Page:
Tower Bridge to Rotherhithe
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Rotherhithe comes from the Anglo Saxon – Rederheia “Landing Place for cattle” and will be the final destination on our walk which starts at Tower Bridge.
Named after “St John at Thames” knights of st John who used to own the area or shad fish which was available in The Thames
At he end of the 19th Century it was the biggest warehouse complex in London.
Tea coffee spices and dried fruit would be wheeled along the iron gangways and it was known as “The lader of London”. It is also where John Cleese hung out of a window in A Fish Called Wanda.
Dr Who and Oliver! were also filmed here.
St Saviour’s Dock
In the 18th century docks were so busy that cargoes remained on ships for weeks attracting pirates and if they got caught they would be hanged at this dock
The river at this inlet was called Neckinger after devil’s Neckerchief which was cockney for the noose used for hanging pirates.
This is also where Bill Sykes falls to his death at Jacbs Island in Oliver Twist and Fagin lives with his pickpockets.
Cherry Garden Pier
Cherry Garden Pier is where boats sounded their horns for Tower Bridge to open.
Samuel Pepys bought cherries for his wife here too and The Fighting Temeraire by Turner was painted from here of a barge being taken to the breakers yard which is discussed by James Bond and Q in Skyfall.
Outside the Angel Pub is the remains of a big manor belonging to Edward iii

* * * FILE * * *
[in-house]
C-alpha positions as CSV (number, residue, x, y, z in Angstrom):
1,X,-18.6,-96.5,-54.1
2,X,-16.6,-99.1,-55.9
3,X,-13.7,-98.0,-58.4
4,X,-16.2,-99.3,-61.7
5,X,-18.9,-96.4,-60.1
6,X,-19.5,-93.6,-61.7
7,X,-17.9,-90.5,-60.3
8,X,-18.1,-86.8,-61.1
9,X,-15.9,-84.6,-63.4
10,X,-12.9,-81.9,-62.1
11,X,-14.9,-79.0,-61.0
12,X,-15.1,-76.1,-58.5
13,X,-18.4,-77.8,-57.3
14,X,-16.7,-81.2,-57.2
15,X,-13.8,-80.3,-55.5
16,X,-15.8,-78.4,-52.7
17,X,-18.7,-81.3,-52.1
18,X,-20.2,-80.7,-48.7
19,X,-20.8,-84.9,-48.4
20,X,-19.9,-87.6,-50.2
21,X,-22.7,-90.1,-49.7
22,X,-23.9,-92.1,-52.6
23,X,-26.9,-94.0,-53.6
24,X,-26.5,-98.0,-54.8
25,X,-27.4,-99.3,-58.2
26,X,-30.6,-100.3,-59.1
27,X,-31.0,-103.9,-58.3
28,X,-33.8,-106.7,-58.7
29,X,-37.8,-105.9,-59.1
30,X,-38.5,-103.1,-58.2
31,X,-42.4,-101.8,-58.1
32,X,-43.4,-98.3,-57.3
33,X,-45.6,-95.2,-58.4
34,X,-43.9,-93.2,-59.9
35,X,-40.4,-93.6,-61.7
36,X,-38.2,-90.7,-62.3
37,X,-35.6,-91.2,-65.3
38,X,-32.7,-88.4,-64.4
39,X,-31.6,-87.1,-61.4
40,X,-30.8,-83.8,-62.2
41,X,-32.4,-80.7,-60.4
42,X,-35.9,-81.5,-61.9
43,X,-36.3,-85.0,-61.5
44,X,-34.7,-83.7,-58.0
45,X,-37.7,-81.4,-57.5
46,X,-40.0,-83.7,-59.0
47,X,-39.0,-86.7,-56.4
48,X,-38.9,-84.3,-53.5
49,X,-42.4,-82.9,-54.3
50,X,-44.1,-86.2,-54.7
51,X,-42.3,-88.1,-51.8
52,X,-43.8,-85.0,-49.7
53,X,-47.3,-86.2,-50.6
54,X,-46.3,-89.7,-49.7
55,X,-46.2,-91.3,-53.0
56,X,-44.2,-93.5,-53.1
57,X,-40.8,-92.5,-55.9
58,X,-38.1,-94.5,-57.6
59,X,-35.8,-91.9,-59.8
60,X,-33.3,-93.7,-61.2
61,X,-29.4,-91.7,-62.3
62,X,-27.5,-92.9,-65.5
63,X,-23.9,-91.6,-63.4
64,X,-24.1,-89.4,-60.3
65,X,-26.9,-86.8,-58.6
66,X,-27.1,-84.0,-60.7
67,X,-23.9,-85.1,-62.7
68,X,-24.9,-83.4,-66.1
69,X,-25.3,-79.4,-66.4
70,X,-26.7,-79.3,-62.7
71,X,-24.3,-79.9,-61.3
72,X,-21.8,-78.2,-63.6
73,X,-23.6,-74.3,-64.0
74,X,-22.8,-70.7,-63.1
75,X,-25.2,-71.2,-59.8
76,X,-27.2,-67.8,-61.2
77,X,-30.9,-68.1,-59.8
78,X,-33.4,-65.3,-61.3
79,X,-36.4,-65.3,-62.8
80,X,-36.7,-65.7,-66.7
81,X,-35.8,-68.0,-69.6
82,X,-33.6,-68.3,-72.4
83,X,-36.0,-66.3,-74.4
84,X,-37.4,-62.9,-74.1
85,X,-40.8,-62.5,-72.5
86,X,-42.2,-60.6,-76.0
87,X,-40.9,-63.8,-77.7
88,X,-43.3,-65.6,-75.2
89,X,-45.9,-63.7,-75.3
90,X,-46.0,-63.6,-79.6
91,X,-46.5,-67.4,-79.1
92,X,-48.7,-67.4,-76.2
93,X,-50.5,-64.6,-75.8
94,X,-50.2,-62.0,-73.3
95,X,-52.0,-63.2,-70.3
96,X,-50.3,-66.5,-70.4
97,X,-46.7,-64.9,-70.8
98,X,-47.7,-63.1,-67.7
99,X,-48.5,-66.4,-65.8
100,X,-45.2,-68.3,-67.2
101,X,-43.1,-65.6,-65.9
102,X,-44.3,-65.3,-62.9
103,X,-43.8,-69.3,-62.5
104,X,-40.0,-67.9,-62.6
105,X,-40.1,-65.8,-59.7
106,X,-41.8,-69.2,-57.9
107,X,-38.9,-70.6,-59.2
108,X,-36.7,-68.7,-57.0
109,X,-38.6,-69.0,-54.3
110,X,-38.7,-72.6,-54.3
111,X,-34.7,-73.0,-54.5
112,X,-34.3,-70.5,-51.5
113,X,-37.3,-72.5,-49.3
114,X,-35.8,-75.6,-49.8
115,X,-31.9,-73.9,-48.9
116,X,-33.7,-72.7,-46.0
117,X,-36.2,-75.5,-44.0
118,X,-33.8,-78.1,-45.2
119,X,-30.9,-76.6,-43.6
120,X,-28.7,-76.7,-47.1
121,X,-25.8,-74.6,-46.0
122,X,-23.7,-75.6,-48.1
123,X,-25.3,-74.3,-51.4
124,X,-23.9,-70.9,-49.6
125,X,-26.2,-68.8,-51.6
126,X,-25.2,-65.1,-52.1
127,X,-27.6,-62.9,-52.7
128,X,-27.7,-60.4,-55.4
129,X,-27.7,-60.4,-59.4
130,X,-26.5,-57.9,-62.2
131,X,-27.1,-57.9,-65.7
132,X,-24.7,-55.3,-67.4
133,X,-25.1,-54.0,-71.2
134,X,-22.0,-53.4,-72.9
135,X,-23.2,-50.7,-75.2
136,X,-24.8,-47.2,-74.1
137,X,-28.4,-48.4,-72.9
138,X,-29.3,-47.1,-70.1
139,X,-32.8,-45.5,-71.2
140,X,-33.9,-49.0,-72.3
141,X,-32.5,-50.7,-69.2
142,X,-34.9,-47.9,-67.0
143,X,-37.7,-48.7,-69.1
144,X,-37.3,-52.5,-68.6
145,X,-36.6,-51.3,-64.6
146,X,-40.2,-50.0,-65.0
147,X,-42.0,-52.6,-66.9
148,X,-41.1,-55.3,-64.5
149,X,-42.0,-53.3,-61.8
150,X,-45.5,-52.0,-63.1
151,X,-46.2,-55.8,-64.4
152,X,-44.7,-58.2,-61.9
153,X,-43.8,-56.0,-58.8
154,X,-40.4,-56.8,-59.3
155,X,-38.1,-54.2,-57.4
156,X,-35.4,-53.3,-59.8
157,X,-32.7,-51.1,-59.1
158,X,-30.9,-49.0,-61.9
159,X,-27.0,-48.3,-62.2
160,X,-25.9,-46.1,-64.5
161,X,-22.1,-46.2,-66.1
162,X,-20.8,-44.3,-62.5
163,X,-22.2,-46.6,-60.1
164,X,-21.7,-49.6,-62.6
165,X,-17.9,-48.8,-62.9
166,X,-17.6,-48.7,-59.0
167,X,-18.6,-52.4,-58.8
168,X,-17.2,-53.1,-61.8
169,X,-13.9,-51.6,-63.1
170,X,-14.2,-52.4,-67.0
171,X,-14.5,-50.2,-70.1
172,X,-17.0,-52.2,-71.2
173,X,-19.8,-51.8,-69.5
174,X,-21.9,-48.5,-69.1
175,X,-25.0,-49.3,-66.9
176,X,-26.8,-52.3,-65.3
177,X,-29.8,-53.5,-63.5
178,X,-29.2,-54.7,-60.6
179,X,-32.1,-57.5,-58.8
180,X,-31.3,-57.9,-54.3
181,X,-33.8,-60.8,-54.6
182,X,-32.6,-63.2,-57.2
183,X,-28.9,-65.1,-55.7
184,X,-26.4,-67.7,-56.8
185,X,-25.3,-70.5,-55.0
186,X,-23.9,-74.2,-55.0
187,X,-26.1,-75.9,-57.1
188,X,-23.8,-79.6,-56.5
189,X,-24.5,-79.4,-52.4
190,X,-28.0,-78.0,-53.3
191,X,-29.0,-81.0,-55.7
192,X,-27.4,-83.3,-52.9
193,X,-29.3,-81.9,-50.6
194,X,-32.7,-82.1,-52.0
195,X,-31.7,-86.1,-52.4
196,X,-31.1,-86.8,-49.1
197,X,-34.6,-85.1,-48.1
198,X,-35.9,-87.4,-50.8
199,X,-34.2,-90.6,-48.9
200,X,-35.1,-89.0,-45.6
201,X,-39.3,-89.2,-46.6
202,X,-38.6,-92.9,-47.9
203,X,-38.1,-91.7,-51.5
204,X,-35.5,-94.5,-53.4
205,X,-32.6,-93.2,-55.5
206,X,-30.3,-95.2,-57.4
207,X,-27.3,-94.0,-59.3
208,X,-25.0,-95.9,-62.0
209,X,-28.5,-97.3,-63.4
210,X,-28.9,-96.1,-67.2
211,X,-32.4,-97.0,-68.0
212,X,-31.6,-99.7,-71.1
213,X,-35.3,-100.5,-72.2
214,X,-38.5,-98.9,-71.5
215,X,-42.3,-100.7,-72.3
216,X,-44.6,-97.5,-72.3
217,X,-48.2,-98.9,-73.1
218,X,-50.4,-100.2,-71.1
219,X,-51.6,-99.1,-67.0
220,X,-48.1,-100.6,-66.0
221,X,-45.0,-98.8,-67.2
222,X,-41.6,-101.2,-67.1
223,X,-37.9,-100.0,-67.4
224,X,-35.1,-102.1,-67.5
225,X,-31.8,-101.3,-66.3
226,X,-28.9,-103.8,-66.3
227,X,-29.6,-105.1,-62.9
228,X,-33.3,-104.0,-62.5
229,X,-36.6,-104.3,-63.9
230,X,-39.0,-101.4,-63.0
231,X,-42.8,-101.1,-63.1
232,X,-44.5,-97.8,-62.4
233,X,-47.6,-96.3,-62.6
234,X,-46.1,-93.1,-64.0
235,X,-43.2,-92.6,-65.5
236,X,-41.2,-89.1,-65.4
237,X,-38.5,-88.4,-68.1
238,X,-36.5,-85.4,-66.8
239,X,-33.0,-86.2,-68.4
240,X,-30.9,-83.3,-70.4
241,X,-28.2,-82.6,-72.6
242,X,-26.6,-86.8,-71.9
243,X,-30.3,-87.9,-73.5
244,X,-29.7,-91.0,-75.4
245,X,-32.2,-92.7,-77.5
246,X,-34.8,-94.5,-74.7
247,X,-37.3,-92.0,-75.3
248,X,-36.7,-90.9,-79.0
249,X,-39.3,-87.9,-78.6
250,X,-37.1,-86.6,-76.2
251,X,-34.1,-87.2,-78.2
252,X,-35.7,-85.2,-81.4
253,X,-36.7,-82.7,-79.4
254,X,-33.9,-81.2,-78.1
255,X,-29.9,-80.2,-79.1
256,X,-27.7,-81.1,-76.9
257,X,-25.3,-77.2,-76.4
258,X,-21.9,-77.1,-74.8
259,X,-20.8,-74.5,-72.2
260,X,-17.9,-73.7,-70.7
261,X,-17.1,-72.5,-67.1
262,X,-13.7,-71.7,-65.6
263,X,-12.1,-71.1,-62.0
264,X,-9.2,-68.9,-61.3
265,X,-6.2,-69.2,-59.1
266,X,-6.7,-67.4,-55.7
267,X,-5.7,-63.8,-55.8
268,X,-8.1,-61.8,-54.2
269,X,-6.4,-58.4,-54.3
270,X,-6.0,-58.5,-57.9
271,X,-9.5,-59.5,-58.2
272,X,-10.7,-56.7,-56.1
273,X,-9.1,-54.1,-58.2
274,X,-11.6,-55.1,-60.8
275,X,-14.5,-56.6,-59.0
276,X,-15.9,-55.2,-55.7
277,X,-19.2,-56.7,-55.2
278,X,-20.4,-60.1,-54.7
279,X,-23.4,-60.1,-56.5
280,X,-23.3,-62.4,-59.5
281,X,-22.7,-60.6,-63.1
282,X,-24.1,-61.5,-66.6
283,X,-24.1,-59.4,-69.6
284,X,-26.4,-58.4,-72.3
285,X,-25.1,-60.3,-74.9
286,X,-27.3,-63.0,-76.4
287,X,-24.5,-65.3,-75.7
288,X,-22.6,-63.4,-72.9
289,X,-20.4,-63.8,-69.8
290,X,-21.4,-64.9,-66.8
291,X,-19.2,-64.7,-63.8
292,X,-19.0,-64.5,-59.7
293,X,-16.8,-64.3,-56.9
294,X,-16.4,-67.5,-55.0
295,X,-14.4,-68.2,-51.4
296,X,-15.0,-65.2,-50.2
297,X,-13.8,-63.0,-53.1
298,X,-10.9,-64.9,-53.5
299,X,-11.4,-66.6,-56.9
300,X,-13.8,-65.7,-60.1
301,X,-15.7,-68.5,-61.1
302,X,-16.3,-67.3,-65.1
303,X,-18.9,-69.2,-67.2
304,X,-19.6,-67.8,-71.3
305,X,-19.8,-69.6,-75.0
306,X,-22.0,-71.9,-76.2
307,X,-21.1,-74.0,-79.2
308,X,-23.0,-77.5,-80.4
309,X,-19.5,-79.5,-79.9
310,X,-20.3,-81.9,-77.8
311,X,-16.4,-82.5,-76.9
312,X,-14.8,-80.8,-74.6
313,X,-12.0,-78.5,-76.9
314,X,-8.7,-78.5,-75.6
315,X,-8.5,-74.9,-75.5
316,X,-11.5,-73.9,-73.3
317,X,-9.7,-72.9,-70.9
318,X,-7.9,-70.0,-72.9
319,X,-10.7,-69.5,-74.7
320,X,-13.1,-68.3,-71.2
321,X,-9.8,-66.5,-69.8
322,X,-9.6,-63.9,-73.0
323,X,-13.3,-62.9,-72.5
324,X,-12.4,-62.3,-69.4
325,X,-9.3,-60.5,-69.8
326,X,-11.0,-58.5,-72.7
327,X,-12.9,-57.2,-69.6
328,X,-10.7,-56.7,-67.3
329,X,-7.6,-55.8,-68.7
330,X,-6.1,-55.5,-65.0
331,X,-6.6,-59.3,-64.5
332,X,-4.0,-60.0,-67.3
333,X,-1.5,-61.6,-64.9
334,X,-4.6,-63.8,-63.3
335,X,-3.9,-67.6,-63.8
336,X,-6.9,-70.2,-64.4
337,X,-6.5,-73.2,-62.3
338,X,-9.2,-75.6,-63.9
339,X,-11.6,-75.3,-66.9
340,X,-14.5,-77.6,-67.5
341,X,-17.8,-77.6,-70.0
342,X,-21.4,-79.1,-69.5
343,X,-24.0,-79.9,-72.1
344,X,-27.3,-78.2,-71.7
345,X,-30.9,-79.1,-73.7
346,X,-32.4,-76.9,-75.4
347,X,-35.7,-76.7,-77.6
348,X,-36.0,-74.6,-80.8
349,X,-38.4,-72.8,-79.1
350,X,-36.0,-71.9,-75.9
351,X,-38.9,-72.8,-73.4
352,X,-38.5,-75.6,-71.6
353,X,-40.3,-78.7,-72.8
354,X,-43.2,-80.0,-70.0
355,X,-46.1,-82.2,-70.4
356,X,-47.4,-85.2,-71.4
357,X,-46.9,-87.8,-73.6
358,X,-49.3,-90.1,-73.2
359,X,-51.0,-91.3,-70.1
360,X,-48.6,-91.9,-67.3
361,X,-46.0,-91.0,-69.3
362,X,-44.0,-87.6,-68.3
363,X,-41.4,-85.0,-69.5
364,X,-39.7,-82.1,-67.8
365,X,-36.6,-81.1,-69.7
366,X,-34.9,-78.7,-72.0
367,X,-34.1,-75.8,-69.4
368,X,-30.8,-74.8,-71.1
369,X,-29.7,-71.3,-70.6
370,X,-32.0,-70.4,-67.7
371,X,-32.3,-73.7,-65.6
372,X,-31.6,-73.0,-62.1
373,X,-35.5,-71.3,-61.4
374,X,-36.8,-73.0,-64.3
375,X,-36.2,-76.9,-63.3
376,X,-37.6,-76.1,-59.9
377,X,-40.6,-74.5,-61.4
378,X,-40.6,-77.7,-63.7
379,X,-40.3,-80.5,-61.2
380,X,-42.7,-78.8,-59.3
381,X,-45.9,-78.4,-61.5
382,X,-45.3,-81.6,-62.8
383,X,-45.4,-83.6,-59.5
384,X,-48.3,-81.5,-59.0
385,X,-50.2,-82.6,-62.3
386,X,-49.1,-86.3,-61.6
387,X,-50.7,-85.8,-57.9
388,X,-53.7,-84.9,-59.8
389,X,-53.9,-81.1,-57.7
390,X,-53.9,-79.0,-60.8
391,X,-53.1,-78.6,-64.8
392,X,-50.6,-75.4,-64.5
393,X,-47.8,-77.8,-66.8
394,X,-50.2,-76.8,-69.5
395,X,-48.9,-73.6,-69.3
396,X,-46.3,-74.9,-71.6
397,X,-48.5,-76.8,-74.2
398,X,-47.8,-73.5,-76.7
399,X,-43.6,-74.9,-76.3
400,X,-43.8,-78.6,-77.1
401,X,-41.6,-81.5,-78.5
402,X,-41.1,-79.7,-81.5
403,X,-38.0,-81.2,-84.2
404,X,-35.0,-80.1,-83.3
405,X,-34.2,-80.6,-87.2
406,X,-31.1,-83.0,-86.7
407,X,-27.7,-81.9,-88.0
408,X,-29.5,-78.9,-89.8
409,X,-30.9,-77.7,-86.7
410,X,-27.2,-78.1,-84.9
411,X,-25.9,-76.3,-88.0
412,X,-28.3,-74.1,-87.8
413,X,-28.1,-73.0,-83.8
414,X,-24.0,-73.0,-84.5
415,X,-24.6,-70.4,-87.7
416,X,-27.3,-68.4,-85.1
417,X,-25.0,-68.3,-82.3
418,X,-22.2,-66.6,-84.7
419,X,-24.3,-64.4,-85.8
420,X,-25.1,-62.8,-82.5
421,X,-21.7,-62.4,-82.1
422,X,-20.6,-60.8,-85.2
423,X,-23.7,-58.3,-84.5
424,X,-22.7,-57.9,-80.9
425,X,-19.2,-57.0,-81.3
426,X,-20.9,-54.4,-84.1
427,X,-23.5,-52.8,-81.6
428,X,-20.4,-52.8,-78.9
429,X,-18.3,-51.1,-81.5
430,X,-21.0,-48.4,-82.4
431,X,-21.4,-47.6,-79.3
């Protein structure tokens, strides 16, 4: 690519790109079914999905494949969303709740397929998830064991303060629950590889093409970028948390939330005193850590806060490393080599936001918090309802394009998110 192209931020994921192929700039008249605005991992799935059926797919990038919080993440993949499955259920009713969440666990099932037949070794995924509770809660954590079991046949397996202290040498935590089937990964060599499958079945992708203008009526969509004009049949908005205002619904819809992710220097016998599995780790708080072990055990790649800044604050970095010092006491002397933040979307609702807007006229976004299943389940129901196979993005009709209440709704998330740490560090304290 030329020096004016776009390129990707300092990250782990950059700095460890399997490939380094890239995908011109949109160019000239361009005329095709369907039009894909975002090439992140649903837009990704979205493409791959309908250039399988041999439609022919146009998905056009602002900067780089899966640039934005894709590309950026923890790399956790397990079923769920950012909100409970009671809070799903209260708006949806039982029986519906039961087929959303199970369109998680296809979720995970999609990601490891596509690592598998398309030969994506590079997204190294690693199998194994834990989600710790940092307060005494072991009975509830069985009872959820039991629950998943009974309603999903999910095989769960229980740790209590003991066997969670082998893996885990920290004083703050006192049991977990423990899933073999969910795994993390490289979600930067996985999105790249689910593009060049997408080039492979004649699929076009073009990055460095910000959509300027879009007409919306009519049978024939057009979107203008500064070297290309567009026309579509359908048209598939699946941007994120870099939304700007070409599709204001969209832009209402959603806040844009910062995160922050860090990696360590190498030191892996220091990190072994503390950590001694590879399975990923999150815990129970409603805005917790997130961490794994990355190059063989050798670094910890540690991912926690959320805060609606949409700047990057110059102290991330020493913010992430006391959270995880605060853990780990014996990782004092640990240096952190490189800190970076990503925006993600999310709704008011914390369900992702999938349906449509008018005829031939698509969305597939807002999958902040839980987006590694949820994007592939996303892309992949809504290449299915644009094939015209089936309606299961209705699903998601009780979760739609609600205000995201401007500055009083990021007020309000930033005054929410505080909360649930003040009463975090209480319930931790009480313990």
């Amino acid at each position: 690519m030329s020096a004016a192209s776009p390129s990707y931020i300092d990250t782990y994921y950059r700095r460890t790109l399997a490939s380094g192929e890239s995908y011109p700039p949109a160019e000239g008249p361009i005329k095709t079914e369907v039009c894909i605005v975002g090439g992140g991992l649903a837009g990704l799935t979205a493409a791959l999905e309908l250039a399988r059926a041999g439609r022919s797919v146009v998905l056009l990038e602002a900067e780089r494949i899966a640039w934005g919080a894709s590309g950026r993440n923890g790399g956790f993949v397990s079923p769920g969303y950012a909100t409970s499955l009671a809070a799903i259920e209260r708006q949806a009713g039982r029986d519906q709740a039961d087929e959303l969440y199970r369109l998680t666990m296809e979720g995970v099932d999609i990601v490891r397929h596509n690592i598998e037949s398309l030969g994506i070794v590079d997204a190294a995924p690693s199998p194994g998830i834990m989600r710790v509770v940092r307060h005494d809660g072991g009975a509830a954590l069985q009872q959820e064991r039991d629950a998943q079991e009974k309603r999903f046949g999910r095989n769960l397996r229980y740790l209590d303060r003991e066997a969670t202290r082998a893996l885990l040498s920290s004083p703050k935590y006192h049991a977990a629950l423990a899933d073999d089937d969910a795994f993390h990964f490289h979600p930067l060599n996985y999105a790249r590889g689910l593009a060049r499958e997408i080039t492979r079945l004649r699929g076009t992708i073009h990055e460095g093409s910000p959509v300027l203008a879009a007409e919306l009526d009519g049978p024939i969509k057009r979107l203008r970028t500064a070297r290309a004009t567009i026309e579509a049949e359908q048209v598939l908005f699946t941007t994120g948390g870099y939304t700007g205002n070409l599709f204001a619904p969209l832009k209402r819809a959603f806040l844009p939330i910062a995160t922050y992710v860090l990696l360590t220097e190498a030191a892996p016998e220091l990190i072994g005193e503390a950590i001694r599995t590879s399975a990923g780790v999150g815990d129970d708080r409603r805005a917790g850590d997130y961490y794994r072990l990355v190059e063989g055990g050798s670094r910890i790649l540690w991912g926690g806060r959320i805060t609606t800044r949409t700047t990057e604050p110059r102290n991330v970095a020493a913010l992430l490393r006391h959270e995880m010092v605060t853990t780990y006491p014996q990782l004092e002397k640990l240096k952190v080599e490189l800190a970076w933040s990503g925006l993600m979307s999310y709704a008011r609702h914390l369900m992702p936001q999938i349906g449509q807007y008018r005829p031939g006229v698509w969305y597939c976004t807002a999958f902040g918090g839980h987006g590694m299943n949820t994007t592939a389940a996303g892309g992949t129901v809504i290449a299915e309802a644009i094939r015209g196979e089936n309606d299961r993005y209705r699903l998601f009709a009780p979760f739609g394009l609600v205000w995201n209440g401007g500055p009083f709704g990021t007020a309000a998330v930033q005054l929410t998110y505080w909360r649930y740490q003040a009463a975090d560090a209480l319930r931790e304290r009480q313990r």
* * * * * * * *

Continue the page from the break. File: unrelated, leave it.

The Angel Pub was built by monks of Bermondsey Abbey and has
trap Doors and piles over the river useful for smugglers.
Captain Cook and Pepys drank here and Judge Jeffrys watched executions at execution dock from here.
See all about Judge Jeffrys in my Wapping video “Riverside Walk London.”
St Mary’s Rotherhithe Church
Christopher Jones – Mayflower Captain is buried here (unmarked grave)
The Mayflower was the ship that carried Pilgrim Fathers to the New World from here in 1620.
Mayflower rotted beside the Pub and it used to be called the Ship Tavern.
They probably used the ships timbers to rebuild the pub at The Mayflower
It is also the only pub licenced to sell both English and American stamps.
Brunel Engine House
Brunel Engine House housed the machine which pumped out the water from the first underwater thoroughfare in the world. Now a museum tells story of the tunnel.
In 1843 it was constructed by Marc Brunel who showed everyone how to do it after seeing a worm in debtor’s prison – he invented a special shield for digging.
He was French and his wife Sophia escaped the French Revolution after fall of Ropesbierre and was supposed to be executed but escaped. He also disrespected Ropesbierre and was lucky to escape.
He is buried in Kensal Green and his technique is still used today.
The Thames Tunnel was supposed to take traffic but there wasn’t the money to pay for the proper entrances so it was a foot tunnel.
Like everywhere it became popular with thieves and it was sold to the railway.
You can still see the original arches in Rotherhithe Tube station.
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If you enjoyed this London Riverside walk take a look at some of my other films! Contact me for a private walk.
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